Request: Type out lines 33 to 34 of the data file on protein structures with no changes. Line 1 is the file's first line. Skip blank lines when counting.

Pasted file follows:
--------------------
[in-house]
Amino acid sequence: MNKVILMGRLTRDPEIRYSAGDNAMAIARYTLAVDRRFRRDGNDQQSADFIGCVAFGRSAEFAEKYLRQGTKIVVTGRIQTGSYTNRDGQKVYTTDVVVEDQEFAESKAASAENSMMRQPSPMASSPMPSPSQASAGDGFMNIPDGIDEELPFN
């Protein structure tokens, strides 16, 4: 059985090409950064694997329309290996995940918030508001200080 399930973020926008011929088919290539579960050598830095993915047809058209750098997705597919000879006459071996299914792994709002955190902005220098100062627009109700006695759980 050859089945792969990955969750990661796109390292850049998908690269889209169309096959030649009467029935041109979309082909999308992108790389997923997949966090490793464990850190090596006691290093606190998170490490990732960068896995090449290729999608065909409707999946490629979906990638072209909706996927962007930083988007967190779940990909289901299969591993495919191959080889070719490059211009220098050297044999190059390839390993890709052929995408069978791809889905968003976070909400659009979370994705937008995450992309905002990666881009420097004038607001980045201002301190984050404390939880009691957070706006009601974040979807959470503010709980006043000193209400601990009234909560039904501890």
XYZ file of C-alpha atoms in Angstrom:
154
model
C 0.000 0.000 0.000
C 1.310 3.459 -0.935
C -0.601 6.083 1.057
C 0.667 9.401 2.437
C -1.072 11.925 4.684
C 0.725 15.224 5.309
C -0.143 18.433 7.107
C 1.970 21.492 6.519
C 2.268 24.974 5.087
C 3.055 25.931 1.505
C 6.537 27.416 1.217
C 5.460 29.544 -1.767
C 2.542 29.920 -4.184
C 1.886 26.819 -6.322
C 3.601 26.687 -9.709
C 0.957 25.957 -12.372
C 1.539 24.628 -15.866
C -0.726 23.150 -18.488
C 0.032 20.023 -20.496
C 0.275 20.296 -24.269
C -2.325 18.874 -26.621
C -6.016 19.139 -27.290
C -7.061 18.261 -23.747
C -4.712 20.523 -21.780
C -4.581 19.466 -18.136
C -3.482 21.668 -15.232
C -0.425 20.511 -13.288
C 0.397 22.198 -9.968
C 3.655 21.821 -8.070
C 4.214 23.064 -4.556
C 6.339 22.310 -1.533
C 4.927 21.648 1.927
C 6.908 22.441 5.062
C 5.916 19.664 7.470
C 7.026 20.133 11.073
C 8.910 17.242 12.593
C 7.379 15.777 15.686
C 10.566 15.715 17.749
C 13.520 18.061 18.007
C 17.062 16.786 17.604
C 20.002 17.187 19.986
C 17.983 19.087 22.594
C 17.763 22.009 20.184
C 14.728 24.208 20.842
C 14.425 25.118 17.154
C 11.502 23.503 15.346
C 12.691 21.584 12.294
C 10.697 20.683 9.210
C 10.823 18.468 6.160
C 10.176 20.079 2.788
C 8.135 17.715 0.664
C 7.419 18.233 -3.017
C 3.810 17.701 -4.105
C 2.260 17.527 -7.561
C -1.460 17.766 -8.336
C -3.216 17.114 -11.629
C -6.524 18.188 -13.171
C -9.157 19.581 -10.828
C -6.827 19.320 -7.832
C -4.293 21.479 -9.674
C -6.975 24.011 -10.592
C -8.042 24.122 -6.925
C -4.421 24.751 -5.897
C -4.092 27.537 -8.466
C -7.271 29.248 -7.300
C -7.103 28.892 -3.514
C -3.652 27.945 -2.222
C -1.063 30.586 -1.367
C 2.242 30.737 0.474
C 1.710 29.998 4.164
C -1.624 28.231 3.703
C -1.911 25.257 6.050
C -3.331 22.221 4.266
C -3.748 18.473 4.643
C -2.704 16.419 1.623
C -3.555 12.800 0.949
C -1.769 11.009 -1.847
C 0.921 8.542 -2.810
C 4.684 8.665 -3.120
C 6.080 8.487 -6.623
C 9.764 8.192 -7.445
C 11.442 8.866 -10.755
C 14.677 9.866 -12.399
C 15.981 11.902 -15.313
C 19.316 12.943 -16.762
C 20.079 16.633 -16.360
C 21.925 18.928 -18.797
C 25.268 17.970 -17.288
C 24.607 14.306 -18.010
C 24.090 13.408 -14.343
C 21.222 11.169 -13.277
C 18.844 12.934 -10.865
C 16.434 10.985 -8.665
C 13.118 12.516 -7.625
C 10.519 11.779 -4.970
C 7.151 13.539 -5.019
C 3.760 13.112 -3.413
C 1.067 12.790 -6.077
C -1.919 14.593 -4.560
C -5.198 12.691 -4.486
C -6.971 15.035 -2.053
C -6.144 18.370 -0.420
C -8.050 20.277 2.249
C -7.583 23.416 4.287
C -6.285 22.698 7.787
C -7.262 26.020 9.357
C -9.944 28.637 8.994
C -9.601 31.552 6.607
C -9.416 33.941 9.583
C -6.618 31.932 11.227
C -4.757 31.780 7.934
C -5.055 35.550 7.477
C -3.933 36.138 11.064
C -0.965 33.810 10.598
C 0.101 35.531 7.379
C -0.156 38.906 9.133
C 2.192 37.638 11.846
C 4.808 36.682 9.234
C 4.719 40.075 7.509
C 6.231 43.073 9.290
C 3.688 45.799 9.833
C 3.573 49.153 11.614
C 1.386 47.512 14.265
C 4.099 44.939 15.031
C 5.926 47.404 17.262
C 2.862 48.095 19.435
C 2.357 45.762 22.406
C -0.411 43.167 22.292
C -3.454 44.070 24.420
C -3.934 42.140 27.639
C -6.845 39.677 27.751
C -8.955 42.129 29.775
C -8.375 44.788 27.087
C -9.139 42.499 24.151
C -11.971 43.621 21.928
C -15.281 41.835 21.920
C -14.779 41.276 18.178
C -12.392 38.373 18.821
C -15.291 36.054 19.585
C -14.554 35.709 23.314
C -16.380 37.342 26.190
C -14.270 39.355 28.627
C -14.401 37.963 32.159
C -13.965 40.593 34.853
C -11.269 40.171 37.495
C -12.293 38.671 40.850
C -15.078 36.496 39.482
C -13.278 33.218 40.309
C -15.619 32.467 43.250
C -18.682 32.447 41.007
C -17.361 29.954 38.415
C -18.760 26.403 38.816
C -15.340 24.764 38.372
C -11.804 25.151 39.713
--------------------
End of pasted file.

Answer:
C -0.425 20.511 -13.288
C 0.397 22.198 -9.968